After the Virginia Tech shooting occurred in 2007, I vividly recall assessing each of my college classrooms with new eyes, highlighting points of escape, nooks for hiding and objects that could be hurled in a worst-case scenario. It’s a habit I still partake in today as mass shootings continue to occur in a variety of settings. Anytime there is a crowd, I can’t help but think: What if the wrong person is nearby? It only takes one act to shatter lives.
While no community wants to be tied to such tragedies, most know there are no guarantees in life. So, cities of all sizes are investing in protection not only for their first responders but also for their citizens — should the worst happen. Denise Fedorow writes extensively about this topic in this month’s issue, speaking with representatives with the city of Dayton, Ohio, which was the site of a mass shooting in August 2019, just a day after a shooting in El Paso, Texas. She relays how the city has recovered since the event and how it and other incidents it experienced have shaped its response.
She also will be sharing efforts made by a smaller police department to be prepared in a worst-case scenario in addition to how technology is moving forward to address the epidemic of gun violence.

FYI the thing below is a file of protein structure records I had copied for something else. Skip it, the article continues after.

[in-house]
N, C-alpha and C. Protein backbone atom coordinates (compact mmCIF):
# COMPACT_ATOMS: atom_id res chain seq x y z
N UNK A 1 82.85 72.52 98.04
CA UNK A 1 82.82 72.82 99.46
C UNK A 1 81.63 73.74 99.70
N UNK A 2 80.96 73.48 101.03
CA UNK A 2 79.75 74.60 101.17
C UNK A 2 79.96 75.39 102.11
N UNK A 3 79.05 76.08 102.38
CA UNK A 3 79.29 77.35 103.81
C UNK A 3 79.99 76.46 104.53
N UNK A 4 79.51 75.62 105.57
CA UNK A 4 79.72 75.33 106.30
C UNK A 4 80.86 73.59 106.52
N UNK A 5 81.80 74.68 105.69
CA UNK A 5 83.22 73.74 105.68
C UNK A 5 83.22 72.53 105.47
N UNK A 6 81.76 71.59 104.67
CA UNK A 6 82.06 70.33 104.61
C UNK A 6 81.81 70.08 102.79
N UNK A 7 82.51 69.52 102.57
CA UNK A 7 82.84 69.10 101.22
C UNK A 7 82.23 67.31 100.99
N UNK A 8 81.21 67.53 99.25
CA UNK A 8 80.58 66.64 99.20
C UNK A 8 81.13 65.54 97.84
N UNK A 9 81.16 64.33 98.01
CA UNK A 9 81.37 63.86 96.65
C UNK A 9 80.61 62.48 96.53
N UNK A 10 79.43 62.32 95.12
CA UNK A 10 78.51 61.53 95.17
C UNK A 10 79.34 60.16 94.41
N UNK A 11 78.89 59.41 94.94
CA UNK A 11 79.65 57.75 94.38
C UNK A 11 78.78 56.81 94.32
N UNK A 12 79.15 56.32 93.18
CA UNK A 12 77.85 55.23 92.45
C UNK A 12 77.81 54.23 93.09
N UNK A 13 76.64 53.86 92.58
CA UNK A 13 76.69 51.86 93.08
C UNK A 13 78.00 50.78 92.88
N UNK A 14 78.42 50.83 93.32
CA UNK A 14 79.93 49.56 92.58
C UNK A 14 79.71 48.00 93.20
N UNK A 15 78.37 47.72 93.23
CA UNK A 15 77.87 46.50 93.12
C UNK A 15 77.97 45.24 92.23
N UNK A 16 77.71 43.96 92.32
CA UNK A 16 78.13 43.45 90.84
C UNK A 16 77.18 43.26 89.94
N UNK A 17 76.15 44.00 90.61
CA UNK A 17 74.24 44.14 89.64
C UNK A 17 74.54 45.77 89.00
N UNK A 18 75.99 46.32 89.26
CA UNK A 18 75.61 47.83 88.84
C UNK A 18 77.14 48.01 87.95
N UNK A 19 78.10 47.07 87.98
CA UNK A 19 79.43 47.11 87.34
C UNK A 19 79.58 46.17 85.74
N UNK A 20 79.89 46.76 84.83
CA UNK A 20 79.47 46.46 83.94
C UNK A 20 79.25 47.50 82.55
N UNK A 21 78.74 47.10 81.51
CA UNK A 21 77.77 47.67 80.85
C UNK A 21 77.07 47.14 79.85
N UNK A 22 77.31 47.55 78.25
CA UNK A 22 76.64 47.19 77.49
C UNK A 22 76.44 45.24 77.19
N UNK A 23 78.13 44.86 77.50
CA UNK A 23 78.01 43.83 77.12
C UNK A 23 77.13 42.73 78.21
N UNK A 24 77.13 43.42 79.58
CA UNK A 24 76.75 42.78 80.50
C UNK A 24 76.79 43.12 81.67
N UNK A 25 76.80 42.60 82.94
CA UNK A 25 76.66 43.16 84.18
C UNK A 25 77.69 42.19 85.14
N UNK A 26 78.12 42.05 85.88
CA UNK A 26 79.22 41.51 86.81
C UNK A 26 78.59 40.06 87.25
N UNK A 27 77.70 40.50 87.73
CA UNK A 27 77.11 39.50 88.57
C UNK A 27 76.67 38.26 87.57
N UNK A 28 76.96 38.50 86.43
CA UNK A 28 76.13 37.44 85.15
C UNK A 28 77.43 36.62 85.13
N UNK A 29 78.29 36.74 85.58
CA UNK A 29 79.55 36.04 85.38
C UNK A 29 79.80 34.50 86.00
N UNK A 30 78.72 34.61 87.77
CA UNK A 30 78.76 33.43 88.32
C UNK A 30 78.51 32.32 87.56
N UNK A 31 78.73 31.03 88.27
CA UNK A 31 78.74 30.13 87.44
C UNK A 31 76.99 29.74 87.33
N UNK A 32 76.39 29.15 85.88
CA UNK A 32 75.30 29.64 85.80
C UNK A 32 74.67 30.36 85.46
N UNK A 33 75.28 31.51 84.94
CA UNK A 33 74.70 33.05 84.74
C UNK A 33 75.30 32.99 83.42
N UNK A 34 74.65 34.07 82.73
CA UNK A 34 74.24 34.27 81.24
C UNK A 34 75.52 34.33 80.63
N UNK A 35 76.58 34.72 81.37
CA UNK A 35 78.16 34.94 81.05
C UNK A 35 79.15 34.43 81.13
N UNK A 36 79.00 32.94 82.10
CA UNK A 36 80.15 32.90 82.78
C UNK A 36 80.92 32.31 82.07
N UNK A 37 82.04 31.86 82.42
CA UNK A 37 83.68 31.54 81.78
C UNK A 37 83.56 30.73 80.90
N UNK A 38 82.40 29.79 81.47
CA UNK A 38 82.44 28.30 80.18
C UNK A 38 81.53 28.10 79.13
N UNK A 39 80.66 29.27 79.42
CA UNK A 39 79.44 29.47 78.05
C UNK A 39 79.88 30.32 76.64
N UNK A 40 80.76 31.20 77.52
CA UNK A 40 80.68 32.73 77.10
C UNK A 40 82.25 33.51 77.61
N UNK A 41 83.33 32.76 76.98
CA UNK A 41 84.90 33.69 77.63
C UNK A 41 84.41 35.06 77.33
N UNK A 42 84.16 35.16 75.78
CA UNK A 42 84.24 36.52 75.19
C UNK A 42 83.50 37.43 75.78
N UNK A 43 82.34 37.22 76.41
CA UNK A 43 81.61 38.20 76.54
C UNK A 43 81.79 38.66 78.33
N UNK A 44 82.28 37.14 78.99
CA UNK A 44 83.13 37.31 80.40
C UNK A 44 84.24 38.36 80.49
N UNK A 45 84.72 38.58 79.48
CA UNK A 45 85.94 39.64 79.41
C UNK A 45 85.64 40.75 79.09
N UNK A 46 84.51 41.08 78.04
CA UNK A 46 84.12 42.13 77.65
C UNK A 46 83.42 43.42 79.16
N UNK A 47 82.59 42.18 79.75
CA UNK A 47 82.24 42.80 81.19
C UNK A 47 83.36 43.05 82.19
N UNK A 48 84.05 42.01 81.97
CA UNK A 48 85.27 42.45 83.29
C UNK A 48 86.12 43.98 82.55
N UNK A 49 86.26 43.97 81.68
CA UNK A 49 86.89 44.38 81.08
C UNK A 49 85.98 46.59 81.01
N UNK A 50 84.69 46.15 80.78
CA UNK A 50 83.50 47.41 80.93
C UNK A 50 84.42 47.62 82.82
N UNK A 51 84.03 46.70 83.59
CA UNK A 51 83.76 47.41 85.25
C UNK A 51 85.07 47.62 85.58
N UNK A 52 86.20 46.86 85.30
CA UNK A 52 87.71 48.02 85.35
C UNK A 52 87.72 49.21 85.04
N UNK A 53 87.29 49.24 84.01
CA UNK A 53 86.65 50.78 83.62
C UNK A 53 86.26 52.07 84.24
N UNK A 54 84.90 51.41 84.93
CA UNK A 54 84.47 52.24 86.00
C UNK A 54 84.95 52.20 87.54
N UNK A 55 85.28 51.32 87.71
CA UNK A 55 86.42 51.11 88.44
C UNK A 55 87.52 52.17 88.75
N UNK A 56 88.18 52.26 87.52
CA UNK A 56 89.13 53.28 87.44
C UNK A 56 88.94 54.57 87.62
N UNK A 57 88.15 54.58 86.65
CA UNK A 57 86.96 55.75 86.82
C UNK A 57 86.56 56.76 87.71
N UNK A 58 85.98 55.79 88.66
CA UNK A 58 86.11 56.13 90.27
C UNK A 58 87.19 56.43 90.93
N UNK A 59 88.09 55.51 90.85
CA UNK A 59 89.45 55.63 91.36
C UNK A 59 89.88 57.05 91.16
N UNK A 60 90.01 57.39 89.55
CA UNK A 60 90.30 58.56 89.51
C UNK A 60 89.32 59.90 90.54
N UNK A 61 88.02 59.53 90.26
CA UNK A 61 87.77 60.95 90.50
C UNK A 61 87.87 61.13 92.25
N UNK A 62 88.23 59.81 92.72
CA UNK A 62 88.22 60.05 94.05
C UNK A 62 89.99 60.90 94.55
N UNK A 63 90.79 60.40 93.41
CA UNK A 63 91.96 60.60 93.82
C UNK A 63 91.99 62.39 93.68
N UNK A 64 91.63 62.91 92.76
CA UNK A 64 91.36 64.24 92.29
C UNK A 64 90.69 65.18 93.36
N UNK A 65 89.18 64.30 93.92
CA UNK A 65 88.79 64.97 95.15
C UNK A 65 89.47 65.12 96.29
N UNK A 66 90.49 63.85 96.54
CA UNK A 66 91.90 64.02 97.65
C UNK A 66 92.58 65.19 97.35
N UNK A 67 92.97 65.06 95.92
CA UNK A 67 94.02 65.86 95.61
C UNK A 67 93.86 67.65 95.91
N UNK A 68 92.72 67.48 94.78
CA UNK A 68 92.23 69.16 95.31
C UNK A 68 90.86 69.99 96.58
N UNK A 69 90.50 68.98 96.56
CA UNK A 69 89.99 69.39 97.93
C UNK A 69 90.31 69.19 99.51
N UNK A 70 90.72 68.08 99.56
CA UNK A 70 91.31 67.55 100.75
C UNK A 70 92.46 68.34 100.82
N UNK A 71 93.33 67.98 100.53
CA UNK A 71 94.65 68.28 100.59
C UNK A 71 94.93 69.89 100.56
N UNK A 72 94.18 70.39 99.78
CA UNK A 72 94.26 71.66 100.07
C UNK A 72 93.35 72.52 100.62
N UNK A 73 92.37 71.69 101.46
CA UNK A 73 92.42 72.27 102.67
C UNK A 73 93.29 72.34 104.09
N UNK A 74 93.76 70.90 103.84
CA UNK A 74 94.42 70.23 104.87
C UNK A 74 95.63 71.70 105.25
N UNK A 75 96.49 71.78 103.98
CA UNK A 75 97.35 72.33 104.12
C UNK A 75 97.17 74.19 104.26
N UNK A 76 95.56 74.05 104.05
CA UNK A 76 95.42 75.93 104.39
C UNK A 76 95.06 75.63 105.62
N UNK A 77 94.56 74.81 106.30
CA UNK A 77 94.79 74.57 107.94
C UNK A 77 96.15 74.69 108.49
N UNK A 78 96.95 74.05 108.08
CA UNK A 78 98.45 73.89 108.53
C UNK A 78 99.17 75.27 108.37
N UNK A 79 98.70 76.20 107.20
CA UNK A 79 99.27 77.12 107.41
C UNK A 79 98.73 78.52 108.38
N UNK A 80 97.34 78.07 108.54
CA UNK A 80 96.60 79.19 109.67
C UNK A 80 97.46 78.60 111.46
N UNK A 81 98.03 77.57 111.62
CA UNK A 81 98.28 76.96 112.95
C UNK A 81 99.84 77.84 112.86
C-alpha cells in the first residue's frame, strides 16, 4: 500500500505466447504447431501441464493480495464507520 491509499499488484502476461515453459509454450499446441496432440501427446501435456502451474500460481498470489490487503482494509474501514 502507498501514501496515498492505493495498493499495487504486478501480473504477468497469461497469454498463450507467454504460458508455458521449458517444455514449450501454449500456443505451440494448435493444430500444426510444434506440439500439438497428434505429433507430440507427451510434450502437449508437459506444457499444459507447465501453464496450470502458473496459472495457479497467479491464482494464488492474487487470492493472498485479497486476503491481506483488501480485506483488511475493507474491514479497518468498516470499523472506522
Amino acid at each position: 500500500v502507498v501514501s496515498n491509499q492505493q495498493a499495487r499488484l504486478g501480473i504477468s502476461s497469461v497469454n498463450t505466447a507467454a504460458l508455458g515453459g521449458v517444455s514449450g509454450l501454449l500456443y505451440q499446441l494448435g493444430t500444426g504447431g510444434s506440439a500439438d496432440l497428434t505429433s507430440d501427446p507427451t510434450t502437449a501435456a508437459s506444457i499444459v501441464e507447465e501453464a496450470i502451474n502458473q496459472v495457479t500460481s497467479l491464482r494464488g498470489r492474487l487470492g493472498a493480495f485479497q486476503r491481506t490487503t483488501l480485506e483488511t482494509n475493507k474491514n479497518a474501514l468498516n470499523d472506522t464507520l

These efforts will go a long way to ensuring safer communities, but gun violence will remain a topic we as a country will have to grapple with. It’s a shame discussion has become so polarized, with many people being so throughly entrenched a productive conversation cannot occur.
This December issue, which reflects on 2019 and looks toward 2020, will also cover other trends cities across the country are experiencing.
Julie Young is sharing how cities and states are trying to attract young professionals into their communities, examining what has worked and programs that are being reexamined. Related to this, Kathleen Moran writes on Portsmouth, Va.’s, fiber network, which is intended to attract businesses and additional economic development to the city. It is just one of many cities investing in a fiber network.
Climate also remains a much discussed topic, with cities embracing a variety of sustainability goals. Lauren Caggiano checks in with Grand Rapids, Mich., to see how its efforts to meet its goals are going.
Finally, drivers are more distracted than every before, and it is proving disastrous for first responders, construction workers and others’ whose professions require they work alongside roadways. Barb Sieminski is profiling Ohio’s and ResponderSafety.com’s efforts to raise awareness for this matter.
It’ll be interesting to see what 2020 brings — besides an engulfing storm of political ads, which we all know are coming. It’s not bound to be a quiet year simply for that reason.
But before that happens, enjoy the holidays. Try to get some rest and start the new year fresh.
Happy holidays and a happy New Year’s, from everyone at The Municipal!